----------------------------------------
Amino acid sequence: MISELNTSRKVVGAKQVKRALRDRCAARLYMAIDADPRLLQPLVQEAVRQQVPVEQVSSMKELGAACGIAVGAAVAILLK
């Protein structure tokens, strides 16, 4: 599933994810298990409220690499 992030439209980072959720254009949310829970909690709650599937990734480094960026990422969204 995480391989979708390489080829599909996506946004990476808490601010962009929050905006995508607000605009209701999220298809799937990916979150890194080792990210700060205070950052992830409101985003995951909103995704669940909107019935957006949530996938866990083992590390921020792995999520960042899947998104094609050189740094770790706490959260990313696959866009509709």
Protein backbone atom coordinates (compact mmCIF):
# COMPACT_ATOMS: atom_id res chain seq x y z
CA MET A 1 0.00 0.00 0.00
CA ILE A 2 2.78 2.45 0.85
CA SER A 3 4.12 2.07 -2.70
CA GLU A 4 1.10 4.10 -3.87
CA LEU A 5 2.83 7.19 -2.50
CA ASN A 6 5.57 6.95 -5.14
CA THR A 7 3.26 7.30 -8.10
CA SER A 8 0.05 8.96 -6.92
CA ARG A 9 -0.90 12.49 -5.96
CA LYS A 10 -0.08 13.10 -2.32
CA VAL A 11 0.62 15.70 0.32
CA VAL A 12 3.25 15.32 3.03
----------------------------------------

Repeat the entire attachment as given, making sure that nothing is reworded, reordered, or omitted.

Amino acid sequence: MISELNTSRKVVGAKQVKRALRDRCAARLYMAIDADPRLLQPLVQEAVRQQVPVEQVSSMKELGAACGIAVGAAVAILLK
């Protein structure tokens, strides 16, 4: 599933994810298990409220690499 992030439209980072959720254009949310829970909690709650599937990734480094960026990422969204 995480391989979708390489080829599909996506946004990476808490601010962009929050905006995508607000605009209701999220298809799937990916979150890194080792990210700060205070950052992830409101985003995951909103995704669940909107019935957006949530996938866990083992590390921020792995999520960042899947998104094609050189740094770790706490959260990313696959866009509709």
Protein backbone atom coordinates (compact mmCIF):
# COMPACT_ATOMS: atom_id res chain seq x y z
CA MET A 1 0.00 0.00 0.00
CA ILE A 2 2.78 2.45 0.85
CA SER A 3 4.12 2.07 -2.70
CA GLU A 4 1.10 4.10 -3.87
CA LEU A 5 2.83 7.19 -2.50
CA ASN A 6 5.57 6.95 -5.14
CA THR A 7 3.26 7.30 -8.10
CA SER A 8 0.05 8.96 -6.92
CA ARG A 9 -0.90 12.49 -5.96
CA LYS A 10 -0.08 13.10 -2.32
CA VAL A 11 0.62 15.70 0.32
CA VAL A 12 3.25 15.32 3.03